Posted 3/25/2015

In State v. Pugh, 2015 WL 1083533 (N.J.Super.A.D. March 13, 2015) the defendant was arrested by law enforcement 48 days after he failed to appear.  The bail agent had contacted him prior to the appearance date and sought to locate him after the bench warrant was issued.  The trial court did not conduct an evidentiary hearing and denied any remission of the forfeiture.  The bail agent and surety appealed.  The Court reversed and remanded the case and stated, “We conclude that [the agent and surety] have demonstrated entitlement to some remission.  We remand for amplification of the record, particularly with regard to the important question of whether the accused committed another offense while a fugitive.”

In Carlone v. Prims, 2015 WL 1003022 (Conn.Super. February 13, 2015) several licensed bail agents were attempting to recover the defendant when they engaged in a high speed car pursuit that ended when the defendant crashed his car and died.  The defendant’s heirs sued the bail agents and surety.  The plaintiffs moved for a prejudgment remedy under Connecticut law.  In the hearing, the bail agent driving the pursuing car invoked the Fifth Amendment.  The court noted that in a civil case an adverse inference can be drawn as a result of use of the Fifth Amendment to avoid testifying.  The court reviewed Connecticut law on the privilege to recover a defaulting defendant but found that only as to the one bail agent (the driver of the pursuing car) the plaintiffs had met the burden of showing probable cause to believe a judgment would be recovered.  The court set the amount of the prejudgment remedy at $350,000 (as opposed to the $9.5 million requested by the plaintiffs) based on the “spotty” work history, drug use, and likely imprisonment of the decedent.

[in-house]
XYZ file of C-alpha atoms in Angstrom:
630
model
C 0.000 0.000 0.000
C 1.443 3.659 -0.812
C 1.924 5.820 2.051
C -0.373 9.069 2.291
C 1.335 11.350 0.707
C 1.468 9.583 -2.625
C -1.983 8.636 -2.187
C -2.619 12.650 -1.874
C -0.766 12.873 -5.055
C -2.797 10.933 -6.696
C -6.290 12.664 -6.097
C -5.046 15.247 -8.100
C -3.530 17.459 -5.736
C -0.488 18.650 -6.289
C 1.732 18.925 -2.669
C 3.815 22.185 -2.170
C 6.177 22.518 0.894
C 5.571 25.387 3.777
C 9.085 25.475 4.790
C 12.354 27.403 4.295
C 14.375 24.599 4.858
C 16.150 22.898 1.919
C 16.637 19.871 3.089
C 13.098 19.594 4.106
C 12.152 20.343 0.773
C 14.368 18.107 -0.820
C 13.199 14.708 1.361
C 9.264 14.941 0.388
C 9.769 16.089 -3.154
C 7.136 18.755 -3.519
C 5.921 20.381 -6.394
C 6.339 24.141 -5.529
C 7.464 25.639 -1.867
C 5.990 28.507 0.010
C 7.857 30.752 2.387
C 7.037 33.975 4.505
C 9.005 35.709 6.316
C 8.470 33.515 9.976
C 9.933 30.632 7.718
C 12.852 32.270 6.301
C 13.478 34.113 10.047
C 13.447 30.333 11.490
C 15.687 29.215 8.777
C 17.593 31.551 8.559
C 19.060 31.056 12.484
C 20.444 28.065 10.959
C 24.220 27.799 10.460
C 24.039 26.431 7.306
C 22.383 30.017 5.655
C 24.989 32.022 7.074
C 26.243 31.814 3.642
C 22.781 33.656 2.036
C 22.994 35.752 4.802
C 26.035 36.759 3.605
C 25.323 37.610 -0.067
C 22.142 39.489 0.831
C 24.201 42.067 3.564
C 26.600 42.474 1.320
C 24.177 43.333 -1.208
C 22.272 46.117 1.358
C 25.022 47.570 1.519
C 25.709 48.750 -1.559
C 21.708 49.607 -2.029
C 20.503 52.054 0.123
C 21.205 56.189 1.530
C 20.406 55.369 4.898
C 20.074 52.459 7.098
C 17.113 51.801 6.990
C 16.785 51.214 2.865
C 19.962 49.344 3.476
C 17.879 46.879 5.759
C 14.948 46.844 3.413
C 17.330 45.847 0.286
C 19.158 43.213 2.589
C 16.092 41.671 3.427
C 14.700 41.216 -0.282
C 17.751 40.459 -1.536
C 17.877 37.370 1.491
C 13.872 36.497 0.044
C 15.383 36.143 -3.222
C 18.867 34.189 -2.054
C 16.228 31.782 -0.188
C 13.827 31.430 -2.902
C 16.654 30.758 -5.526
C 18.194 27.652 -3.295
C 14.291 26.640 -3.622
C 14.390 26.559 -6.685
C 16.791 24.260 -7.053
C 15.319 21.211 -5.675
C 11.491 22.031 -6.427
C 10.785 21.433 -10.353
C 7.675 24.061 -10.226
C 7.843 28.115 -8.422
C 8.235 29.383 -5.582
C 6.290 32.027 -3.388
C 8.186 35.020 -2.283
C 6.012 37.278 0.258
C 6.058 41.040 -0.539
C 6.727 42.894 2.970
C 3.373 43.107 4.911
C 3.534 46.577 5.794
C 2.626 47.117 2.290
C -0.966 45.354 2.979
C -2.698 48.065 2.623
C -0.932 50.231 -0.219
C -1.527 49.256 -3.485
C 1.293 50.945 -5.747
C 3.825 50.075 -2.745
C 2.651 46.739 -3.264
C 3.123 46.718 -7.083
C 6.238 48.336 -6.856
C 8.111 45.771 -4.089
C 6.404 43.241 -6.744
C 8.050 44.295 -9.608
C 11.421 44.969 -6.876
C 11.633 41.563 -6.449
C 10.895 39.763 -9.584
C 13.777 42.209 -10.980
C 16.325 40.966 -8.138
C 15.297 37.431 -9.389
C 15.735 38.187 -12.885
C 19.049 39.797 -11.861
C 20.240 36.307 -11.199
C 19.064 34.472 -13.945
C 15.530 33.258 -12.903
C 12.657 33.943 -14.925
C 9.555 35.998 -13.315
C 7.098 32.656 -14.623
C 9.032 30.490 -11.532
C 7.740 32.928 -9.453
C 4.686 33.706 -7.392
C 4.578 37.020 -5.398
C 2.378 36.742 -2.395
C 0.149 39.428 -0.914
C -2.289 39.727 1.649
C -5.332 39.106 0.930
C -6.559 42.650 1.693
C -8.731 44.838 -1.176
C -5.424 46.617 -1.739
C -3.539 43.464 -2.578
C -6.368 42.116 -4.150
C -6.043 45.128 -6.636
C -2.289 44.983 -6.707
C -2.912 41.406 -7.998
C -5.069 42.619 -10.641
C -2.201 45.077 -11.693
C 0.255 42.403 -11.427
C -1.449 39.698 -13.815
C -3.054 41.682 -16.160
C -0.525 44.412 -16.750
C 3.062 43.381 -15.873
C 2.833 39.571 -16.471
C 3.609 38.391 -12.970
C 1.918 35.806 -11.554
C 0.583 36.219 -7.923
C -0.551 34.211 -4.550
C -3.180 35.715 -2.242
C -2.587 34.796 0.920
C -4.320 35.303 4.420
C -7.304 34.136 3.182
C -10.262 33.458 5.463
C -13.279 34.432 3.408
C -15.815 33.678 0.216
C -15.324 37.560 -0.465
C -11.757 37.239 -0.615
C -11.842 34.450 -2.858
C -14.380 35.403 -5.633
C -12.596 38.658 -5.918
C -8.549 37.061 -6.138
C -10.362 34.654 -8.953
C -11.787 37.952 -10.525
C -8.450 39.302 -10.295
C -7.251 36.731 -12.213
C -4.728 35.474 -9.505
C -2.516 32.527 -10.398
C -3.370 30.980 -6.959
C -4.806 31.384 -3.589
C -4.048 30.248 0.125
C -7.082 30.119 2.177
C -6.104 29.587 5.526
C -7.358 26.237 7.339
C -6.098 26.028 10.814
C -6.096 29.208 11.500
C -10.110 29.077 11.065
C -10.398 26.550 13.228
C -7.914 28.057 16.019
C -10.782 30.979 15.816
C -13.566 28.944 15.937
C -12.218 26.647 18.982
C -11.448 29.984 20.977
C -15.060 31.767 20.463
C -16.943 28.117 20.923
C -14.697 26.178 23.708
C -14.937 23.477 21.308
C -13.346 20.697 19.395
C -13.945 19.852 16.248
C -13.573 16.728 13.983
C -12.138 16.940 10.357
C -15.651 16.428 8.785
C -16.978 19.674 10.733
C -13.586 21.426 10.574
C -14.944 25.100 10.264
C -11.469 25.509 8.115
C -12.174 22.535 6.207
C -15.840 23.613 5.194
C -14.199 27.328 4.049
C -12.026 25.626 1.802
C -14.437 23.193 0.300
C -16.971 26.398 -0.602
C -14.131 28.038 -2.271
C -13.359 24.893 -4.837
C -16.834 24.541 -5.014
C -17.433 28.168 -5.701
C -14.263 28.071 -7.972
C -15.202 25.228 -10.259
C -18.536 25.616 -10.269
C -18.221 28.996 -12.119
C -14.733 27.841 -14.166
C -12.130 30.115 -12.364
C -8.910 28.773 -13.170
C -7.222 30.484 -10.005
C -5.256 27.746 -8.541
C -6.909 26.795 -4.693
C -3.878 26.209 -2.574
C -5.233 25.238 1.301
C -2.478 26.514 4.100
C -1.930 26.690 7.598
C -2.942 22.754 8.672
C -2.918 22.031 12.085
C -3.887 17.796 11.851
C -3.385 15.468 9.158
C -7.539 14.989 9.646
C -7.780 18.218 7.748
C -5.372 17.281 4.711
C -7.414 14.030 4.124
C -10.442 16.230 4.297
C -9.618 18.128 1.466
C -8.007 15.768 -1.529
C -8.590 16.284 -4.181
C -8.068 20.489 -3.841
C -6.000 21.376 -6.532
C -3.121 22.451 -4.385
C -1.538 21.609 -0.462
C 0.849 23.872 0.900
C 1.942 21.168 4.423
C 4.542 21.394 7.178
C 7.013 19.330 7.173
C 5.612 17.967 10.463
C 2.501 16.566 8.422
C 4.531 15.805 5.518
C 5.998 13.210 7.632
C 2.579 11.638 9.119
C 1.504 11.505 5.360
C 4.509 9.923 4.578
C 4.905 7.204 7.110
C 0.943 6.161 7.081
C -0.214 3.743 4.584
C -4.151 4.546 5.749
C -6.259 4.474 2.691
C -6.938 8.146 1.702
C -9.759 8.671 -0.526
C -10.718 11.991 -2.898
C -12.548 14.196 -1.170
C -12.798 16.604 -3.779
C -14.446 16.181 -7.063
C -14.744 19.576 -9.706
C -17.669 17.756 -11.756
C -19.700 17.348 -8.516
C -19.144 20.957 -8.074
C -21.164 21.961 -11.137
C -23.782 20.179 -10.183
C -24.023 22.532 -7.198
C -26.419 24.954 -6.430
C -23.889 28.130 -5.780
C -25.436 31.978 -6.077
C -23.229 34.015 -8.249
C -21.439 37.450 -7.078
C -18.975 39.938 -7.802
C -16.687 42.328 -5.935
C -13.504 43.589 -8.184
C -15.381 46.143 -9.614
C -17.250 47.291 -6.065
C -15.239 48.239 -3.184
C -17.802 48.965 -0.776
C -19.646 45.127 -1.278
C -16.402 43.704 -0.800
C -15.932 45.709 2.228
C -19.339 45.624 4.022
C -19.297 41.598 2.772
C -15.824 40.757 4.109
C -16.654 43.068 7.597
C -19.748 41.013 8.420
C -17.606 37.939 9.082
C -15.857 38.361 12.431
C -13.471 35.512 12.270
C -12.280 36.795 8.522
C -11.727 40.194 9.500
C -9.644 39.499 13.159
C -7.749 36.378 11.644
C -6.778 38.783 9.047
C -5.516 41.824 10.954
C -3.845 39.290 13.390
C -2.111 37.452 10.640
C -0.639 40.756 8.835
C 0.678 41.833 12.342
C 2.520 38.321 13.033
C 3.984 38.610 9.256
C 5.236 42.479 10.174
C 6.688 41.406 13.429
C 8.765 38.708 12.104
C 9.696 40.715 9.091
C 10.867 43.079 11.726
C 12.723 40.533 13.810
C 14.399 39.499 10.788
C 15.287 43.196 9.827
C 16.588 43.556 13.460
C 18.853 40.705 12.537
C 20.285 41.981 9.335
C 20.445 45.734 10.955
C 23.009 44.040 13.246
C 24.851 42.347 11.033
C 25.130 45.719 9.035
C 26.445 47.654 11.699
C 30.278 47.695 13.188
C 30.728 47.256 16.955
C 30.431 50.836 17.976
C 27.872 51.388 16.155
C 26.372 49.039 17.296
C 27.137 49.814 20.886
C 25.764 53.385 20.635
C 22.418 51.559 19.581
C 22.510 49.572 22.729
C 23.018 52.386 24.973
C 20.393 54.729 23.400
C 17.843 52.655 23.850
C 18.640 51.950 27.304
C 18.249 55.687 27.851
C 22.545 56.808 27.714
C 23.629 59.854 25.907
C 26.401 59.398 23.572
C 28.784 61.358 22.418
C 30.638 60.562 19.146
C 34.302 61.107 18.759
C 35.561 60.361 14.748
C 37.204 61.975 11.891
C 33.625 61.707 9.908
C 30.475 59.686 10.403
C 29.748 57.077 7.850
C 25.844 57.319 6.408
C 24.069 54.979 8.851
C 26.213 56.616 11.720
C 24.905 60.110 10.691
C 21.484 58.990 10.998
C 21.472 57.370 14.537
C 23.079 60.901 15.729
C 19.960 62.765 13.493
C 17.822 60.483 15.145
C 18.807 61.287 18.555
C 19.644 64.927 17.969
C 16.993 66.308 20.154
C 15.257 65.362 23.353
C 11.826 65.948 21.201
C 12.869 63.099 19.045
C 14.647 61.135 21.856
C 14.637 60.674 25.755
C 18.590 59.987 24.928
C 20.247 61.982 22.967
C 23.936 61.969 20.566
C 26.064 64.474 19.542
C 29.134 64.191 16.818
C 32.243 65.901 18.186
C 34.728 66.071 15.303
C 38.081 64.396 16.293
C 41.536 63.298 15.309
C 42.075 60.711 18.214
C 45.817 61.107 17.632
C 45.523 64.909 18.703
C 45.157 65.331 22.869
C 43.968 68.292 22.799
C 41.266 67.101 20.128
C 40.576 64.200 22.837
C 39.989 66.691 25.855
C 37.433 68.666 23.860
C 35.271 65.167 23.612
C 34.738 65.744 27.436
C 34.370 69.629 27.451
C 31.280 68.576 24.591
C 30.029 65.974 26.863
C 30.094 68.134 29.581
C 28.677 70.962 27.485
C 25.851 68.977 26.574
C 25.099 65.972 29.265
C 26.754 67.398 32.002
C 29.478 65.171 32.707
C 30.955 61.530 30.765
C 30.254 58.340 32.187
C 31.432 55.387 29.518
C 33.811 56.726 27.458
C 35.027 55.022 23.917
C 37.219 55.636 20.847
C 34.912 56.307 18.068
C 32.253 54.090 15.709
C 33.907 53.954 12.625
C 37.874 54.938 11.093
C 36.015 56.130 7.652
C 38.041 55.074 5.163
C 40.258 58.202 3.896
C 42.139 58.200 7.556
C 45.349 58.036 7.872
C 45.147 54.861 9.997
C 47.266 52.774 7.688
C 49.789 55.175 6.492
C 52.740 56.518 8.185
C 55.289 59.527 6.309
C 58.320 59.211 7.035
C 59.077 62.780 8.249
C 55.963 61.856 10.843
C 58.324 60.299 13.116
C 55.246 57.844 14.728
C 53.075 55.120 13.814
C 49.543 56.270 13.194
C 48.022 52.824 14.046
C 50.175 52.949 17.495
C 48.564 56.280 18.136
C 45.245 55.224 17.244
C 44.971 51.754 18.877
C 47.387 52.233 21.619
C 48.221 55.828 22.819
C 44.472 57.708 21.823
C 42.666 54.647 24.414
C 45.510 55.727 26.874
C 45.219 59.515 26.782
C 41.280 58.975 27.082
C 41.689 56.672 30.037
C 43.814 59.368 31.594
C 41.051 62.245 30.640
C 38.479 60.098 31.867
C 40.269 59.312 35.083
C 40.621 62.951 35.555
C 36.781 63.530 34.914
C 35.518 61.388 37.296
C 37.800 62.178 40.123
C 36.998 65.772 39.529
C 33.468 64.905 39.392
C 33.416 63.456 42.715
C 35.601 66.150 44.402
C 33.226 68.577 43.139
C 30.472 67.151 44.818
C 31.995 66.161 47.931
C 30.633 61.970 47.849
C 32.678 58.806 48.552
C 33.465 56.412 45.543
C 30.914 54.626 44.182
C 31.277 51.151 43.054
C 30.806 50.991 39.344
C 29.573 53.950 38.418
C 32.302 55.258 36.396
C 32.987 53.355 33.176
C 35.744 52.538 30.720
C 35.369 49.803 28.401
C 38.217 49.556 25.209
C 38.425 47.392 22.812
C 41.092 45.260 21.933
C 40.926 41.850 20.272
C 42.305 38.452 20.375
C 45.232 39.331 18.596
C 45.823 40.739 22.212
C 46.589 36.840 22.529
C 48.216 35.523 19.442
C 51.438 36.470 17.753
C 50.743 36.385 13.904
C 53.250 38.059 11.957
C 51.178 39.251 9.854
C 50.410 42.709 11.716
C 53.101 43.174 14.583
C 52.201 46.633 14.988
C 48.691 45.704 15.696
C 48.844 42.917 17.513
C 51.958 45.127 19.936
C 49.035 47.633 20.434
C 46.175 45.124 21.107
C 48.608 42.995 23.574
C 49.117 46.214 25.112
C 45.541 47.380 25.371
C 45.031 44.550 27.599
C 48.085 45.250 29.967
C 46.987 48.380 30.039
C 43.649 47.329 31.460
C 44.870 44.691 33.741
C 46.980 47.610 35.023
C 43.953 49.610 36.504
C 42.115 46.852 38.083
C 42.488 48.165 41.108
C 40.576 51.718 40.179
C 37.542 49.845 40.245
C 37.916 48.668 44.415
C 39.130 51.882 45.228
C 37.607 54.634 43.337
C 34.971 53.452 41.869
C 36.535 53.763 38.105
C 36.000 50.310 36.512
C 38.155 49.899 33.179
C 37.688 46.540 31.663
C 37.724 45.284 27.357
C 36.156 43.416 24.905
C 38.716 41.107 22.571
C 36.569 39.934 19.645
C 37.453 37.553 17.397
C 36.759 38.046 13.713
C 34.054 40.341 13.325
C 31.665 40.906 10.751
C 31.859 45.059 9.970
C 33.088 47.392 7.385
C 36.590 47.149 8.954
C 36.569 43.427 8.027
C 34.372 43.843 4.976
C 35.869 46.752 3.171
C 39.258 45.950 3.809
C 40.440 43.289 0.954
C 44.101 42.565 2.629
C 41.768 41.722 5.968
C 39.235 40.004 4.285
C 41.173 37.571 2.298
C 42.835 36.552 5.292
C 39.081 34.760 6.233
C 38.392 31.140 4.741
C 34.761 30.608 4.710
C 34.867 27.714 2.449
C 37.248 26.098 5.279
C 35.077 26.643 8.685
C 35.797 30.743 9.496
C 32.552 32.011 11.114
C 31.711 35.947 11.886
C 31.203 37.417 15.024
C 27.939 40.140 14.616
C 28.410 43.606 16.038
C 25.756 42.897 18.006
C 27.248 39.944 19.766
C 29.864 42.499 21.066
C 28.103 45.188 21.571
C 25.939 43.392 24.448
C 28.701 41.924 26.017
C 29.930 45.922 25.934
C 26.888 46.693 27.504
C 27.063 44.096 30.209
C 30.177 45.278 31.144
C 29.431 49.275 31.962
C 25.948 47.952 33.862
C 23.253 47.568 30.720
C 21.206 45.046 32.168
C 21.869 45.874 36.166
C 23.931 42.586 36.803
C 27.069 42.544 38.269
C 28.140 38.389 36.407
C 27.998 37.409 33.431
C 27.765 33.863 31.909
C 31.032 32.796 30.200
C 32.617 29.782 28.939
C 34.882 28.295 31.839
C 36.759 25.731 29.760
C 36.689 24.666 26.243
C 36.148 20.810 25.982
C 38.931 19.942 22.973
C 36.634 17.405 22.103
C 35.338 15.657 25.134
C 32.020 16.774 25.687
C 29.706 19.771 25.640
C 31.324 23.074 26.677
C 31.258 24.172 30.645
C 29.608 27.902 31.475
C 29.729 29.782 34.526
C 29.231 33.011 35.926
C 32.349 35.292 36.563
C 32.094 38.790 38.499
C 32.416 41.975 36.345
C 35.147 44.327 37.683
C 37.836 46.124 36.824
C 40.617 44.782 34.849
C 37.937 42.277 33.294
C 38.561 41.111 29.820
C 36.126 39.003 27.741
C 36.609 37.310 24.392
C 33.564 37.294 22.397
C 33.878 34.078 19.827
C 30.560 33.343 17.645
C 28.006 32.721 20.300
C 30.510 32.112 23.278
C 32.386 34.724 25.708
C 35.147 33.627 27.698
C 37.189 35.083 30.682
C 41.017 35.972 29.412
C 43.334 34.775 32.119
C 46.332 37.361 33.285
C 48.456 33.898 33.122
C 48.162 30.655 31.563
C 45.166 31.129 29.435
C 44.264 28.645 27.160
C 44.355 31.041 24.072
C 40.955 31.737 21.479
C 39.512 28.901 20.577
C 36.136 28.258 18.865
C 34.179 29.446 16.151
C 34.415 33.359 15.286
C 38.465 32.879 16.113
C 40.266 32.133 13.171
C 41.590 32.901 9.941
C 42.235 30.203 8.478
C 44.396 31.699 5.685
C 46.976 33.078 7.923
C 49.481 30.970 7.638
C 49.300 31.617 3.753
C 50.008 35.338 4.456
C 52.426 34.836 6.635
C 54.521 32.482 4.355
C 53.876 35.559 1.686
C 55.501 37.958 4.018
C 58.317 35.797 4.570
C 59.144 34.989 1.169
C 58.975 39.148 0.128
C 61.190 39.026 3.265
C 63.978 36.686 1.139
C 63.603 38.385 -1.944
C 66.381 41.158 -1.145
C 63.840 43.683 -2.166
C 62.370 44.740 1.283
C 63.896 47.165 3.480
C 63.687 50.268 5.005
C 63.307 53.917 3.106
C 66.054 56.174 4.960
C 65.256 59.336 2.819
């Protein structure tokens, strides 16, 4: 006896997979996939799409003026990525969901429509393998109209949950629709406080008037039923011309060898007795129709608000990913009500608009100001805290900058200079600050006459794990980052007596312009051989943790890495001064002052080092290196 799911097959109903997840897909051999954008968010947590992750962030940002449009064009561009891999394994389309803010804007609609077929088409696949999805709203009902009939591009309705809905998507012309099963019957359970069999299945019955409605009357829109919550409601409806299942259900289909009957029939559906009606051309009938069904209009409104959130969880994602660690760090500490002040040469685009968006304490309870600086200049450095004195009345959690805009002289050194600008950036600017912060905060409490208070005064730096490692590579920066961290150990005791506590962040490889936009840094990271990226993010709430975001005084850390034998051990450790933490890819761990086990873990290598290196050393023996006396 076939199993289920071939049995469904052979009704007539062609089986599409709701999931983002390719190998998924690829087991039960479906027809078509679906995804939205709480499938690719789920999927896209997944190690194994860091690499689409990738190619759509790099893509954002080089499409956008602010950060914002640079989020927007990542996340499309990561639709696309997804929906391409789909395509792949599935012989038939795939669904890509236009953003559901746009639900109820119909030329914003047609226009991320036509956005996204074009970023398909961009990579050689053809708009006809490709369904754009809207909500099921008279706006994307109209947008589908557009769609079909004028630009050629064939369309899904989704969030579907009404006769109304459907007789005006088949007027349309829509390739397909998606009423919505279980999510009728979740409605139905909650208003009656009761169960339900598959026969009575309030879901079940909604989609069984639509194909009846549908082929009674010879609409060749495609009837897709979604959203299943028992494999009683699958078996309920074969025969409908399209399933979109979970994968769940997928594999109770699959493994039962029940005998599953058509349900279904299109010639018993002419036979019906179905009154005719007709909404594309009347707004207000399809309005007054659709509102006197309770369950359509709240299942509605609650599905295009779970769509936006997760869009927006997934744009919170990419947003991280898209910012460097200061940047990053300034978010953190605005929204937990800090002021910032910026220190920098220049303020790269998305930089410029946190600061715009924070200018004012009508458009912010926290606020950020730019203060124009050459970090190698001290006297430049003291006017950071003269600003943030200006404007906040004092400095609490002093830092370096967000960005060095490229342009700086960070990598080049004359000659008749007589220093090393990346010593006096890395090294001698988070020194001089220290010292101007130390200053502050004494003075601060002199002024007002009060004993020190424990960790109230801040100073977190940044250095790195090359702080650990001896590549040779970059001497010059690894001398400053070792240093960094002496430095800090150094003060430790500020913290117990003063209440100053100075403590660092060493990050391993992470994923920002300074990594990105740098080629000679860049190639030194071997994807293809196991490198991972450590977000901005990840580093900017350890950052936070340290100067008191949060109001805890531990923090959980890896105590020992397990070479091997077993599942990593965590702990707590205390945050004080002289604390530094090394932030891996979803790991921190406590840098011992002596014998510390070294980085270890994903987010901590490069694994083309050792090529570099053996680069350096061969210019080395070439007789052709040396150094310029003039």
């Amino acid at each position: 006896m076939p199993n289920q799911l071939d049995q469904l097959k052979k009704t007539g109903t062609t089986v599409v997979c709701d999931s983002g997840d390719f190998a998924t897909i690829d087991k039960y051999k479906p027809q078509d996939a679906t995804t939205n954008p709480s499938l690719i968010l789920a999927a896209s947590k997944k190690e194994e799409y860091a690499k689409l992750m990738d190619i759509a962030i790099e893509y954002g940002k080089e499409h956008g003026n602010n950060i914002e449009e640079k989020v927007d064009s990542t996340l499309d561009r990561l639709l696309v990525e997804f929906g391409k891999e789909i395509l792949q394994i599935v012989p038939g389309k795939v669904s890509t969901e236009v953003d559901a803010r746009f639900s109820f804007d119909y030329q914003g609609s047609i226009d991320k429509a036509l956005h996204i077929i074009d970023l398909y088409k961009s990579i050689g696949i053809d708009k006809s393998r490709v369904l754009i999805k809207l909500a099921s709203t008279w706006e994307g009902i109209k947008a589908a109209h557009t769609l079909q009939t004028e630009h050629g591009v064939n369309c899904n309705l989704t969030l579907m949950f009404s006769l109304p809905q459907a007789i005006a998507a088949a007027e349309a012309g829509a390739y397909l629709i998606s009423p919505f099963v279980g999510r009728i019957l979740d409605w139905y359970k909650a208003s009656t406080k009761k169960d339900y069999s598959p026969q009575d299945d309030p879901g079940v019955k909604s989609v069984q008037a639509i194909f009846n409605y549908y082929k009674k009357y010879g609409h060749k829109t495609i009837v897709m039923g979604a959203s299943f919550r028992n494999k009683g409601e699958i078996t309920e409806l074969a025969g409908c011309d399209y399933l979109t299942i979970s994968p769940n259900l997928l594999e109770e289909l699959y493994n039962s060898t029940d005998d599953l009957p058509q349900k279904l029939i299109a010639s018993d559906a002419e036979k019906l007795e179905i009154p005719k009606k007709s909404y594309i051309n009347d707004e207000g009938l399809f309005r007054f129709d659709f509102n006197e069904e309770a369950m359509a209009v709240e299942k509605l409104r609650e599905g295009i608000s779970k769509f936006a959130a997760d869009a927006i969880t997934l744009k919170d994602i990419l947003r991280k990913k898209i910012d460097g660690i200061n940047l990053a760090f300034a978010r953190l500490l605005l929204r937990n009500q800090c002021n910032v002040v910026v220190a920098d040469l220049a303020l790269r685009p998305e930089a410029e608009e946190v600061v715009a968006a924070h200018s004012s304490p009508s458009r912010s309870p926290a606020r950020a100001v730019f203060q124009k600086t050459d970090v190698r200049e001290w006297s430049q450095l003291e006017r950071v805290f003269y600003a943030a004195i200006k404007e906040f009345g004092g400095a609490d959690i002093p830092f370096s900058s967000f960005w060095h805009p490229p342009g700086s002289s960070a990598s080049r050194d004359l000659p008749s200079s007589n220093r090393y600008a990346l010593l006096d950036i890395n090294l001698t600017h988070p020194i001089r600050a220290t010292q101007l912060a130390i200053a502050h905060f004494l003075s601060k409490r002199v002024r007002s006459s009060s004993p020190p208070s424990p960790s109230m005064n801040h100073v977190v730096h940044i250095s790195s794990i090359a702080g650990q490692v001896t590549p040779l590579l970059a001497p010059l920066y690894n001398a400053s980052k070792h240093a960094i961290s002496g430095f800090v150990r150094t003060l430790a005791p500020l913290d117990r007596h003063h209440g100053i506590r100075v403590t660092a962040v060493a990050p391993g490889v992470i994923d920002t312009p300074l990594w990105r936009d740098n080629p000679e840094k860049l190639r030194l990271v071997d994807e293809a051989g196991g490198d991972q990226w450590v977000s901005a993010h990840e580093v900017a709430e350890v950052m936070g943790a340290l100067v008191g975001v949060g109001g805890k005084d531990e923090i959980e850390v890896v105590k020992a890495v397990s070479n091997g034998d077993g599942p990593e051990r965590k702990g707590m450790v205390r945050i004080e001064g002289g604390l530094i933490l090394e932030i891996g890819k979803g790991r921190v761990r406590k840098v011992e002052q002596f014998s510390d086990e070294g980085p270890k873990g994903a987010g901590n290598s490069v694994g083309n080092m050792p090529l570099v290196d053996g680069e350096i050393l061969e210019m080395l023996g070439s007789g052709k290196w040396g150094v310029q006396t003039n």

In Las Vegas Metropolitan Police Department v. Blackjack Bonding, Inc., 2015 WL 993226 (Nev. March 5, 2015) the bail agent requested various telephone records of calls by inmates at the Clark County jail pursuant to the Nevada Public Records Act (NPRA).  The bail agent agreed to redaction of information identifying the particular inmate making the call.  The Court held that the information was a public record subject to the NPRA and that the bail agent was a requester entitled to recover attorneys fees and costs.

In People v. American Contractors Indemnity Co., Case No. G050713 (Cal.App. March 6, 2015) the defendant was charged with a misdemeanor, and pursuant to Penal Code §977 appeared by counsel.  The trial court nevertheless forfeited the bond and denied the surety’s timely motion to vacate the forfeiture.  The trial court entered summary judgment, and the surety appealed.  The People conceded that the forfeiture was erroneous and that the forfeiture and judgment should be set aside.  The issue was whether on remand the bond should be exonerated or reinstated.  The Court held that it should be exonerated and explained, “In the case before us, the trial court declared forfeiture in open court for reasons not permitted by the statute.  It matters not whether this was a fundamental or non-fundamental jurisdictional error.  The court’s failure to follow the procedures was clearly an act in excess of its jurisdiction, depriving the court of jurisdiction to later declare a forfeiture.  Accordingly, in addition to reversing the court’s order, we remand with directions to exonerate the bond.”  [Not published].